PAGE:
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View from the Hill Blog: No More Chores for Little Johnny
 

By Grace Boatright, National Grange View From The Hill Blog (9/2/11)

  SEPTEMBER 5, 2011 --

No More Chores for Little Johnny if the Department of Labor Gets Its Way

The Labor Department has just proposed a revision to current child labor laws, specifically for children who work on farms. The proposal would ban individuals under the age of 18 from working with animals, handling pesticides, working in timber operations, manure pits, grain elevators, feed lots, livestock auctions, and other areas on a farm the DOL has deemed “unsafe” for children. By law, they could not participate in the cultivation, harvesting, and curing of tobacco and those under age 16 would be banned from operating power-driven farm equipment; aka, tractors, shredders, farm trucks, combines, ATVs, etc. Looking at this long list of don’ts, I’m not sure what else is left for them to help with. 

“Children employed in agriculture are some of the most vulnerable workers in America,” according to Secretary of Labor Hilda L. Solis. Ask any kid who grew up on a farm and they’ll probably laugh at this statement, as would oil drillers, king crab fishermen, policemen, firemen and other individuals whose daily work could literally result in death at any moment. The new urgency to reform child labor laws as it applies to farms is a result of recent grain elevator accidents. According to Purdue University, there were 26 deaths arising from grain elevators in 2010. Unfortunately, six of these fatalities involved individuals under the age of 16. This new campaign to reform the way children contribute to farm work is biased and narrow-minded at best. On average, 300 children under the age of 5 drown each year in swimming pools (Swimming Pools). I don’t recall a government campaign to ban swimming pools, do you?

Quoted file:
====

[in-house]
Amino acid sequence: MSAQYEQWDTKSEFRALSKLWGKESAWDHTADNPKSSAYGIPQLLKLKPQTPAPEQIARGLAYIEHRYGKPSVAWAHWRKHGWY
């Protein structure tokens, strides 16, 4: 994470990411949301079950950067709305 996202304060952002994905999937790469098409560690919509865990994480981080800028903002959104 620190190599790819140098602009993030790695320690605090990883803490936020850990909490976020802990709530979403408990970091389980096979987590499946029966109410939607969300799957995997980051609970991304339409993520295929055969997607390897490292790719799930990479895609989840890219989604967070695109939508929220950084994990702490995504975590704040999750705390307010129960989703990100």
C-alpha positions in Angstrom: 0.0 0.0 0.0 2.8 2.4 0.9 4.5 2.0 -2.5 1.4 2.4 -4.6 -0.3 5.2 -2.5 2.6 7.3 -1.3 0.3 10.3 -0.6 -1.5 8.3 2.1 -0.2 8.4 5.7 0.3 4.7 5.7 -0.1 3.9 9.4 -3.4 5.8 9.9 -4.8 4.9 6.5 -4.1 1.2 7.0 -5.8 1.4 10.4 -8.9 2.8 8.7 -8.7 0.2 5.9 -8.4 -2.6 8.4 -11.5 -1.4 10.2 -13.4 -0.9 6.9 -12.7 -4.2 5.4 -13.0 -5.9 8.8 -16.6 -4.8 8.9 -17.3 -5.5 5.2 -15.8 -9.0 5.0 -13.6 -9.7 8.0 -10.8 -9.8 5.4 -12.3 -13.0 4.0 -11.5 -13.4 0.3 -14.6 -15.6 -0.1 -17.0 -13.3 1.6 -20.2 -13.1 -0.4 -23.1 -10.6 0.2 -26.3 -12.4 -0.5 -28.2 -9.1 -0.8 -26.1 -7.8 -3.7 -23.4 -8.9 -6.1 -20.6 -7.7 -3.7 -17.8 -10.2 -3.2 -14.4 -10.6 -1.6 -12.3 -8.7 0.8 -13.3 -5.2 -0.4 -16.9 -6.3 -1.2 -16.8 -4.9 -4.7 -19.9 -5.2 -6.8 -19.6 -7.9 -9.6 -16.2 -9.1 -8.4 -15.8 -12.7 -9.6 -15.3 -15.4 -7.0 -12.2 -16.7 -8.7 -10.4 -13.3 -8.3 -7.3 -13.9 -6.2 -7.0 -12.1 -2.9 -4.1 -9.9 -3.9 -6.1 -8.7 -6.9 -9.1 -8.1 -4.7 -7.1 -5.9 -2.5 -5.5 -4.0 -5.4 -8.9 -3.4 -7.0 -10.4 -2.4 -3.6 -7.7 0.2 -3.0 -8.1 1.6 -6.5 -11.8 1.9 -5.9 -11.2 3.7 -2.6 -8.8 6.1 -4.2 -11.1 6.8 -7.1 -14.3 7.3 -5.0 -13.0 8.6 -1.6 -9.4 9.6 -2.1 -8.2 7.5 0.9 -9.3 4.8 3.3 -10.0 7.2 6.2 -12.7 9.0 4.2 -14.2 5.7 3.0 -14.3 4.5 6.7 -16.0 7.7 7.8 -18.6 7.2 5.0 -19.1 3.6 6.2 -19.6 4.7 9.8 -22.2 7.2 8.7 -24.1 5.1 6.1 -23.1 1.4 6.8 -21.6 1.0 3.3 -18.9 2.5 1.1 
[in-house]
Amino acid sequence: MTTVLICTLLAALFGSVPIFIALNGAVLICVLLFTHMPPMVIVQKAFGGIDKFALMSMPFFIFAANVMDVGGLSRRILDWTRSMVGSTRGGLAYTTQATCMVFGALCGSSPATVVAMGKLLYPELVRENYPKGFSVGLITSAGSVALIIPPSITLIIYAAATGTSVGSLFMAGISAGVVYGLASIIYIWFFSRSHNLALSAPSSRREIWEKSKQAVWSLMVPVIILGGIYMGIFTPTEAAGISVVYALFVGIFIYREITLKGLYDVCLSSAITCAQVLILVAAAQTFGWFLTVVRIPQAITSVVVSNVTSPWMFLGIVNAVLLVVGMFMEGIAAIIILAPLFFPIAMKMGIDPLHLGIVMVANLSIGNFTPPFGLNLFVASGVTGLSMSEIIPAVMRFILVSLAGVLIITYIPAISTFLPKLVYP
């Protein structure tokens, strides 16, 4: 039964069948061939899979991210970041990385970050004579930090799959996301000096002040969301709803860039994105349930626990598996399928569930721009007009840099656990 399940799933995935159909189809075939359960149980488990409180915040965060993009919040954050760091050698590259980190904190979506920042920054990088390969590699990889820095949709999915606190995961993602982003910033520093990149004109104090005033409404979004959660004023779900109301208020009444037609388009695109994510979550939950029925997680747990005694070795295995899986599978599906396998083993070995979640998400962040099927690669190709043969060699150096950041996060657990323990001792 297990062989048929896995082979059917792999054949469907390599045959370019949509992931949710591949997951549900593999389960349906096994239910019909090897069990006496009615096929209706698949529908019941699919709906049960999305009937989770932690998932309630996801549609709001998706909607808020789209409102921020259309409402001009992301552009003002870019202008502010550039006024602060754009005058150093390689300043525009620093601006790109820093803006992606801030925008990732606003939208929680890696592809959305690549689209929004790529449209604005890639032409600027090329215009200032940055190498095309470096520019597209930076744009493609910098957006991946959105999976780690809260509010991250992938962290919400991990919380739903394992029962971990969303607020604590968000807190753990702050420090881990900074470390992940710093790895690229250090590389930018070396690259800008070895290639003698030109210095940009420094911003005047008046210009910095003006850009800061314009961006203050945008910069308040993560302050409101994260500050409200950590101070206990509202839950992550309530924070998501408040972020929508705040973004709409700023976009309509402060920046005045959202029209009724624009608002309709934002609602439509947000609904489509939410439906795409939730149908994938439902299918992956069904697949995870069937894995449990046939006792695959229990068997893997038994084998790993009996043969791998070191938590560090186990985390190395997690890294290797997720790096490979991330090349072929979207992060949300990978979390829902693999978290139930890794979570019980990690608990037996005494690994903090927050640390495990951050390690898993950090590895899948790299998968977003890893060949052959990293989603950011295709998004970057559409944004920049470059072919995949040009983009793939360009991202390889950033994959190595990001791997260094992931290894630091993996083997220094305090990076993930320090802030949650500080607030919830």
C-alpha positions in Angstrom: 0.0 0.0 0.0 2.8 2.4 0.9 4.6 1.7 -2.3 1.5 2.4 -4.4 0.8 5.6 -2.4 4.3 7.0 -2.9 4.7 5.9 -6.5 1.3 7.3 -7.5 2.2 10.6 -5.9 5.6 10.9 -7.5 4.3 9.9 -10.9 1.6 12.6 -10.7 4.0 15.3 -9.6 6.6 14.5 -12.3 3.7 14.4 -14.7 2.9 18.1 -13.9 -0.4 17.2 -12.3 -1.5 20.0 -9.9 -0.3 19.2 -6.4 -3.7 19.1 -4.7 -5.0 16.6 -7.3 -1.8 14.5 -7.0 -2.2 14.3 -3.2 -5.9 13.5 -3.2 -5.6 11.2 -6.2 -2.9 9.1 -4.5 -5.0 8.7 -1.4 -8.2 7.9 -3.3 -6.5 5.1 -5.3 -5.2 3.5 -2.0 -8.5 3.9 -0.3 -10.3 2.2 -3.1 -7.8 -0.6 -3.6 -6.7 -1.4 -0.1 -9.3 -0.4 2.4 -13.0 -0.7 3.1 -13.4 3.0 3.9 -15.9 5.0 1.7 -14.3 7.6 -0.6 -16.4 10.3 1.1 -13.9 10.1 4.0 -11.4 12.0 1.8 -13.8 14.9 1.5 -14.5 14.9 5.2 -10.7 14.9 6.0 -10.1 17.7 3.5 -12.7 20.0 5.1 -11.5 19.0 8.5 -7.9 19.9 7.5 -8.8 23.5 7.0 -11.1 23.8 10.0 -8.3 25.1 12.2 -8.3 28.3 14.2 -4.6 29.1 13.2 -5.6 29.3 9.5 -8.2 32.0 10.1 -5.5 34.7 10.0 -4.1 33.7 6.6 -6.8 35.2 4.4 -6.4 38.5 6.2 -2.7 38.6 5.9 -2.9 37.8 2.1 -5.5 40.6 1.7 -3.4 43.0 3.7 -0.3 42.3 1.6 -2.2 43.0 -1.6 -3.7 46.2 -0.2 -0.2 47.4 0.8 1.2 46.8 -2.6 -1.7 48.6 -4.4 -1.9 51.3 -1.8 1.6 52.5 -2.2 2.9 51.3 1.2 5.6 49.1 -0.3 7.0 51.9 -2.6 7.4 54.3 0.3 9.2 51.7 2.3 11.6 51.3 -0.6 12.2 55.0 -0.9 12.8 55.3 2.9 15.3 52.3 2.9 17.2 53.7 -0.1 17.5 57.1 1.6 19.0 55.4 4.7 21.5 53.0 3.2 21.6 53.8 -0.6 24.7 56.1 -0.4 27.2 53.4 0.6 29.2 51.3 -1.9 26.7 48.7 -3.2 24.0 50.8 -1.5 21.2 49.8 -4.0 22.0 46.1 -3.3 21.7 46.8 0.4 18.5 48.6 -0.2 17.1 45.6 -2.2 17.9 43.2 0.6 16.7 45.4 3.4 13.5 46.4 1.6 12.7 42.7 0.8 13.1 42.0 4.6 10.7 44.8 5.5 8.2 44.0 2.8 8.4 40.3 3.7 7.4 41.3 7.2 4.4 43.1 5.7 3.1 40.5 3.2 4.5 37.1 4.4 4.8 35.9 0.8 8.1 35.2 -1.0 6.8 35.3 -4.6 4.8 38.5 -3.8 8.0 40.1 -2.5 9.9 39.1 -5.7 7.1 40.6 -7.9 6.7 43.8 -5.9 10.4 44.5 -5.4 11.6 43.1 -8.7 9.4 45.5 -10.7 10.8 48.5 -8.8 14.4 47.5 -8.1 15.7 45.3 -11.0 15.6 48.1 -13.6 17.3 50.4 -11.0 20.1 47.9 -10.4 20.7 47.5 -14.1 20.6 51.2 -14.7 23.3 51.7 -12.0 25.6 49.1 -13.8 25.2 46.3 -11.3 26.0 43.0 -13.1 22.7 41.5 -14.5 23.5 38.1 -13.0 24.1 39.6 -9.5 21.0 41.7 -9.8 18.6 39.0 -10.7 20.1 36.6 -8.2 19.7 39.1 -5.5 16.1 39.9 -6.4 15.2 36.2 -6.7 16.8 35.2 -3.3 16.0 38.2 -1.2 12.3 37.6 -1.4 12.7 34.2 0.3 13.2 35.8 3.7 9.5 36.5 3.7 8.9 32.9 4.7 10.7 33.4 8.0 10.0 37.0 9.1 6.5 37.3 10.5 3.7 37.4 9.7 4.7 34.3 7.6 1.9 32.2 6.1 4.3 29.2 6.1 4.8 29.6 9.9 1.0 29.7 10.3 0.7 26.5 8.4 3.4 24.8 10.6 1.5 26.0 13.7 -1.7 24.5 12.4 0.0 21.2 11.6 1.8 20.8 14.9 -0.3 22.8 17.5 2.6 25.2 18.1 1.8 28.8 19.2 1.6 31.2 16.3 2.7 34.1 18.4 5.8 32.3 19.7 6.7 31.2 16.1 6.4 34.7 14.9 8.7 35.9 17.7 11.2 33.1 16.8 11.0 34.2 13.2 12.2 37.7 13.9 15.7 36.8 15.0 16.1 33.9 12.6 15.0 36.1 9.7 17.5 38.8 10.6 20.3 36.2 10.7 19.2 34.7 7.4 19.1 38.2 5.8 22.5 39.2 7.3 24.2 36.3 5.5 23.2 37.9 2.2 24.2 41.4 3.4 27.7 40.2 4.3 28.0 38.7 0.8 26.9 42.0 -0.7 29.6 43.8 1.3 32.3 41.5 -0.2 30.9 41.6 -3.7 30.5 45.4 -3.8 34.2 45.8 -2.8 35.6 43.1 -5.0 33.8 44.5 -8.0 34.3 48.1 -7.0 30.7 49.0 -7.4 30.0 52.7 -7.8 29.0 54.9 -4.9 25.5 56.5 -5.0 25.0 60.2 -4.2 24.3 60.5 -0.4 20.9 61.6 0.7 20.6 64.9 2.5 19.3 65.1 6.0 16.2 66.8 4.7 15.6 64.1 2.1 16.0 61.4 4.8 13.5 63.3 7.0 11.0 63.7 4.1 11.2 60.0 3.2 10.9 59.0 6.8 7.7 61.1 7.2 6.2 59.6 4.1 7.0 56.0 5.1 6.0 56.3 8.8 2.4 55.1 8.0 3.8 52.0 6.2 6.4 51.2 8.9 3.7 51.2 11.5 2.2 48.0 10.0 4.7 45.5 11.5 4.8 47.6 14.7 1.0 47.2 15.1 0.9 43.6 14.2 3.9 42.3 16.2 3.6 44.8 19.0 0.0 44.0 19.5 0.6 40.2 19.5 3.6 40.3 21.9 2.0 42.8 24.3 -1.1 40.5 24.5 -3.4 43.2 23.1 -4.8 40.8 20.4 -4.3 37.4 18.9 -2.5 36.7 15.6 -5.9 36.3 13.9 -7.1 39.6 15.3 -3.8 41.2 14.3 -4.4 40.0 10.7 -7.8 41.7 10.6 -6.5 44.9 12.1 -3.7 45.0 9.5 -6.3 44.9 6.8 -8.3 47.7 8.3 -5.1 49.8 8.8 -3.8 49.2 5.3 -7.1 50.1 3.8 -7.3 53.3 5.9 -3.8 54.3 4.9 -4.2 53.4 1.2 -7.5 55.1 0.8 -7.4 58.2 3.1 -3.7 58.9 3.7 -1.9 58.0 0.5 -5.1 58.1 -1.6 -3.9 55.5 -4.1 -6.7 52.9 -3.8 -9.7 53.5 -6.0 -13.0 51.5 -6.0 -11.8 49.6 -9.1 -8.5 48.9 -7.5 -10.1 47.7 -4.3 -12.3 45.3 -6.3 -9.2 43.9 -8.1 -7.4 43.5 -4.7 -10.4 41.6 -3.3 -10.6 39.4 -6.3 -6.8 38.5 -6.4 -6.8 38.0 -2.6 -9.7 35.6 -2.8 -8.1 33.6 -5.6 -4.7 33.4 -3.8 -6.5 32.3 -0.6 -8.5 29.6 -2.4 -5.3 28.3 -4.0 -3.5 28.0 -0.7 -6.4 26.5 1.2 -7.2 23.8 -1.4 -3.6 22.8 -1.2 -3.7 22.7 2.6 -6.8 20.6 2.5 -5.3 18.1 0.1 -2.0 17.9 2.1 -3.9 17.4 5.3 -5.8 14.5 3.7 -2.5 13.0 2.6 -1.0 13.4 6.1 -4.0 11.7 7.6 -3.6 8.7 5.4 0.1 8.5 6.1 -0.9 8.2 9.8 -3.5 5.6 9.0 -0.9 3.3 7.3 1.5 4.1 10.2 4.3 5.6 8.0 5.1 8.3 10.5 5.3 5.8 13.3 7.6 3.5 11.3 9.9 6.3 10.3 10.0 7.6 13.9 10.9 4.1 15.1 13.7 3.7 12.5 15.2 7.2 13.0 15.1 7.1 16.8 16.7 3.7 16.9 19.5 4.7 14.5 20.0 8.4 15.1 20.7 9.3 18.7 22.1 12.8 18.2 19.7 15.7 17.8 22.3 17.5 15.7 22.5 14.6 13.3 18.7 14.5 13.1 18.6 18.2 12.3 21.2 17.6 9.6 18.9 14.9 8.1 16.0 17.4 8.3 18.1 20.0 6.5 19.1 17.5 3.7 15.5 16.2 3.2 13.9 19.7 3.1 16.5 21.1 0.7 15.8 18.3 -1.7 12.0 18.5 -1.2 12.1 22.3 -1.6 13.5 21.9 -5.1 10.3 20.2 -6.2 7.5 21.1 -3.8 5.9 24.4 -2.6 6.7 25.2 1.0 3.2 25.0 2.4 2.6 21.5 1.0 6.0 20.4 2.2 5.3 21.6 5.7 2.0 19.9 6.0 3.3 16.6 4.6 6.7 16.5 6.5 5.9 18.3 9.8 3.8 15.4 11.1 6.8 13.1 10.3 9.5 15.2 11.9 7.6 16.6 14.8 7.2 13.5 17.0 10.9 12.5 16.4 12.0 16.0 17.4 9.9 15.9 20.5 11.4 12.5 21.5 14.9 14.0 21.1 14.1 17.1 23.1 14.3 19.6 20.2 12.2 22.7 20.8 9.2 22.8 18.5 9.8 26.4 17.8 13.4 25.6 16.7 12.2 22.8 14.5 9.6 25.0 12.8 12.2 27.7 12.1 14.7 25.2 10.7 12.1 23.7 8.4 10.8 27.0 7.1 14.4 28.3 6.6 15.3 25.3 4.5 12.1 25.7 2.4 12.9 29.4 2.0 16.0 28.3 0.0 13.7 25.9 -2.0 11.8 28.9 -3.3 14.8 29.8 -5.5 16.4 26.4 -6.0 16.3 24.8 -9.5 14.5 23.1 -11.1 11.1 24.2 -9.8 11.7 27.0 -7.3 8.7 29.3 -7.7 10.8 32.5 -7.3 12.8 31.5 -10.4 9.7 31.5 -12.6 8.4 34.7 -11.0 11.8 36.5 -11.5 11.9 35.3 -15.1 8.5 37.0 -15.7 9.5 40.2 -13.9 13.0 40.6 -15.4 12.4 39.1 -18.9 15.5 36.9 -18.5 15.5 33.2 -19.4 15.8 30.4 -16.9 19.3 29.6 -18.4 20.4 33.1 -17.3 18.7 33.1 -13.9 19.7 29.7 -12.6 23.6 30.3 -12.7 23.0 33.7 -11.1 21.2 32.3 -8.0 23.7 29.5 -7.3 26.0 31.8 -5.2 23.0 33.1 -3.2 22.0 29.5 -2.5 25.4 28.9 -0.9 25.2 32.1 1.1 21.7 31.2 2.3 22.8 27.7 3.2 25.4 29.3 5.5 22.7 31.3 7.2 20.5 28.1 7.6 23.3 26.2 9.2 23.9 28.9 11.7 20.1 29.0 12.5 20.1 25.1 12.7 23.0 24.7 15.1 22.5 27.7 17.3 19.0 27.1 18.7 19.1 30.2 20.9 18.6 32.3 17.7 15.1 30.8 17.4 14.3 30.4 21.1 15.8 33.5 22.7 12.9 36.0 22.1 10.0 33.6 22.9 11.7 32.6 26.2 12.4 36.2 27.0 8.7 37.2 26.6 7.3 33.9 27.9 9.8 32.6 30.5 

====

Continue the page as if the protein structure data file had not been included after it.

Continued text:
Though irrelevant to some, this is no small matter for America’s farming families. For many family farms, children constitute a large portion of their workforce. Banning them from participating in the daily operations of a working farm will dramatically increase the cost of labor for small farmers as they are forced to hire farmhands over the age of 18. The DOL has tried to get around this aspect by saying the proposals would not apply to children working on farms owned by their parents. However, all said proposals would still apply to farms and ranches owned by grandparents, aunts and uncles, cousins, neighbors, family friends, etc. In other words, it’s a paperwork crisis waiting to happen, and will boil down to whose name is on the mortgage/deed. Farmers are already bogged down with paperwork and regulations, they certainly do not need it generating from within their own households.

This is yet another example of the government playing baby-sitter and over-stepping its boundaries. Unfortunately, accidents will happen and tragedies will occur. It’s just the world we live in. Proposals such as this are costly, unnecessary, time-consuming and infringes on one’s right to conduct business as they see fit. At this rate of government intervention, there’s going to be a new regulation every time someone stubs a toe.

-Grace Boatright
National Grange Programs Assistant

 
 
 
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